Diabetes Prevention Program
Links for more info
Sharps Disposal Sites
Diabetes is a disease in which the body does not make any insulin or can't use the insulin it does make as well as it should. Insulin is a hormone made in the body. It helps glucose (sugar) from food enter the cells where it can be used to give the body energy. Without insulin, glucose remains in the blood stream and cannot be used for energy by the cells. Over time, having too much glucose in the blood can cause many health problems.
Diabetes is the most rapidly growing chronic disease of our time. It has become an epidemic that affects one out of every 12 adult New Yorkers. Since 1994, the number of people in the state who have diabetes has more than doubled, and it is likely that number will double again by the year 2050.
More than one million adults, or 8.9 percent of New Yorkers have been diagnosed with diabetes. It is estimated that another 450,000 people have diabetes and don't know it, because the symptoms may be overlooked or misunderstood.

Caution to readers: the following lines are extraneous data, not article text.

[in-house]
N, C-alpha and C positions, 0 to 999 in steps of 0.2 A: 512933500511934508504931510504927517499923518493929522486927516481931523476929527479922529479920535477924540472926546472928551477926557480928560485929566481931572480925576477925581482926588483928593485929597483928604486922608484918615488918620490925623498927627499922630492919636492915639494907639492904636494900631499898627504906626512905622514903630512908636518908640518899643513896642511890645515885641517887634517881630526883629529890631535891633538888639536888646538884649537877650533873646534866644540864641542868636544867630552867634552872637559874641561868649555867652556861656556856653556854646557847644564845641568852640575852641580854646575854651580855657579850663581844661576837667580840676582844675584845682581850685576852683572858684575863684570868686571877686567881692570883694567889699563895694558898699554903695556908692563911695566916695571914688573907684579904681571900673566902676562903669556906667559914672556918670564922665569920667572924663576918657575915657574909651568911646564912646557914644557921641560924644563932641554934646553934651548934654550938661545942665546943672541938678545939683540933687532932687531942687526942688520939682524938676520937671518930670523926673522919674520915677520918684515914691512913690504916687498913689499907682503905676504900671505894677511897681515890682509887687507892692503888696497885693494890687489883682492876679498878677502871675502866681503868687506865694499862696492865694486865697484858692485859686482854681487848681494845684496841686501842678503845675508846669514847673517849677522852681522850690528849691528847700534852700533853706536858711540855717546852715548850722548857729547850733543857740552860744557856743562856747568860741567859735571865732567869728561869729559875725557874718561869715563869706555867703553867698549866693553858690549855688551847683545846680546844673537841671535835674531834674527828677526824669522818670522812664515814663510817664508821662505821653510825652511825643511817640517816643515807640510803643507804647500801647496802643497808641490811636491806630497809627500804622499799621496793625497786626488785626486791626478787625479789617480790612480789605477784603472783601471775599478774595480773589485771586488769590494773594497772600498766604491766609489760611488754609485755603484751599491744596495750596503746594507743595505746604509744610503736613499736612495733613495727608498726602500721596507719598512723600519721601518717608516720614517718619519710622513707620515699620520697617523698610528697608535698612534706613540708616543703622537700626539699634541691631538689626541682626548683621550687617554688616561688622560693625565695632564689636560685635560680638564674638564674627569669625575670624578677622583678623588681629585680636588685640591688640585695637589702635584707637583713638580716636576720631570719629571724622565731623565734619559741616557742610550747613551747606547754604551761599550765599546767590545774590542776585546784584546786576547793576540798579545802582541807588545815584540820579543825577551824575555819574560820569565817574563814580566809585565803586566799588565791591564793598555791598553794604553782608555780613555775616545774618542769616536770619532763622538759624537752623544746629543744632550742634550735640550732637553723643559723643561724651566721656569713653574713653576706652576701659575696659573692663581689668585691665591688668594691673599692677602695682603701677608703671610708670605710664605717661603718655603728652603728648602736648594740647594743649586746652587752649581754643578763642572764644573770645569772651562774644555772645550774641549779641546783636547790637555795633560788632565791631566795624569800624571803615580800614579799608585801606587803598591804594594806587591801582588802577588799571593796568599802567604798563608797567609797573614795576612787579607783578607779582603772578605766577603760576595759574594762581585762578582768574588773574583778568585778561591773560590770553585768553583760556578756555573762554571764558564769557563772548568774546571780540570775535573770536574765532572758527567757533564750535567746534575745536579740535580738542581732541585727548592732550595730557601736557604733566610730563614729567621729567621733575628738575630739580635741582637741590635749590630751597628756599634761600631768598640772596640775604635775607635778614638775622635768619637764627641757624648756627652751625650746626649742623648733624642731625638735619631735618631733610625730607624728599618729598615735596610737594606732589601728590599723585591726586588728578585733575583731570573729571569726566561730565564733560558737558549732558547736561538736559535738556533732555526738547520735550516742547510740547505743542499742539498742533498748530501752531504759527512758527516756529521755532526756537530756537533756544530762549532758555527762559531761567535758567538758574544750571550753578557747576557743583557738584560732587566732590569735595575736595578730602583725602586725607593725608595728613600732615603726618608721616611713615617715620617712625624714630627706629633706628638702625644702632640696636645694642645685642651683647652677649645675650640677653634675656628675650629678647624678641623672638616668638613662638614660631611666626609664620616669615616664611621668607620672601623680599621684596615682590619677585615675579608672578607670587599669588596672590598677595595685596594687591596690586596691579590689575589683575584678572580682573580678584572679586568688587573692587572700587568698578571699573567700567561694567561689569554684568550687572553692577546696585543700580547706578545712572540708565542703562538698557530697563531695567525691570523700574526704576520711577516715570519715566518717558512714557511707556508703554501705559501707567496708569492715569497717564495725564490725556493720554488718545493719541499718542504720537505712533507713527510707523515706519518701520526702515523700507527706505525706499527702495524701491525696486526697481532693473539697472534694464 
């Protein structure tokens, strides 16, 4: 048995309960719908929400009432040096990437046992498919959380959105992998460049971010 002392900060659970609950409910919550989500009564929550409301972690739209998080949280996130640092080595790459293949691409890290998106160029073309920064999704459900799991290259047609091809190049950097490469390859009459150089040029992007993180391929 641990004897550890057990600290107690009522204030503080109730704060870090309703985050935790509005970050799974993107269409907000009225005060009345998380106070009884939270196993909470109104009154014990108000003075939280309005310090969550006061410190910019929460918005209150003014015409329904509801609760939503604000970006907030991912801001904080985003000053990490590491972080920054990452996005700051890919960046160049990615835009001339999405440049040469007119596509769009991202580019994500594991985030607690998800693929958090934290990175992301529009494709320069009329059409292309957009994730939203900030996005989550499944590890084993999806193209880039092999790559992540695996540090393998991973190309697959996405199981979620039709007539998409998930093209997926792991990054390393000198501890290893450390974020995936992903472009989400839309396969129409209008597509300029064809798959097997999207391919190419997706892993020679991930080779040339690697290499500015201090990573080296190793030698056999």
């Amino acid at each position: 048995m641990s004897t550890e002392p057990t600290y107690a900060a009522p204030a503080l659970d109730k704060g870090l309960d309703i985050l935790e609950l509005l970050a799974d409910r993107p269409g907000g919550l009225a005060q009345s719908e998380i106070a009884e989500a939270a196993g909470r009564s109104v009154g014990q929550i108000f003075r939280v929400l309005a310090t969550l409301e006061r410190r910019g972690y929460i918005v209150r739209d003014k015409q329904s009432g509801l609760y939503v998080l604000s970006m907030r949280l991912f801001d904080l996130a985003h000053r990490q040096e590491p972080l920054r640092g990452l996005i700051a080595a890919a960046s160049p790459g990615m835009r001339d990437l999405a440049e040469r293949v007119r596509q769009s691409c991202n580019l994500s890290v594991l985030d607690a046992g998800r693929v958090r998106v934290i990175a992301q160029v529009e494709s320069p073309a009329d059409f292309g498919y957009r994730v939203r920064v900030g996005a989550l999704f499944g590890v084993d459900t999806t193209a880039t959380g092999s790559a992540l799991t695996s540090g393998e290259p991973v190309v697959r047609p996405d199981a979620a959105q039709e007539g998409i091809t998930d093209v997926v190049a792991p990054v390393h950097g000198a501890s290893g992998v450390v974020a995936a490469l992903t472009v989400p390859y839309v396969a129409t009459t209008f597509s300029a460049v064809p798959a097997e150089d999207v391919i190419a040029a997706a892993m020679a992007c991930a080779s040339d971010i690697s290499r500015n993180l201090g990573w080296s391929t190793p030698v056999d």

In addition, estimates indicate that there are between 3.7 and 4.2 million (25-30%) adult New Yorkers with pre-diabetes. Individuals with pre-diabetes have blood glucose levels that are higher than normal, but not high enough to be diagnosed as diabetes. People with pre-diabetes are 5 to 15 times more likely to develop type 2 diabetes than someone without the condition, and are also at increased risk of developing heart disease, stroke and eye disease.
Lifestyle changes are an important part of controlling diabetes and pre-diabetes.
The Tompkins County Diabetes Prevention Program can give you the skills and practice necessary to make the important changes in your livestyle habits, and help you prevent diabetes. Click here for information.
NYS Department of Health:
> Keeping Diabetes in Check - Know Your Blood Sugar Numbers (NYSDOH)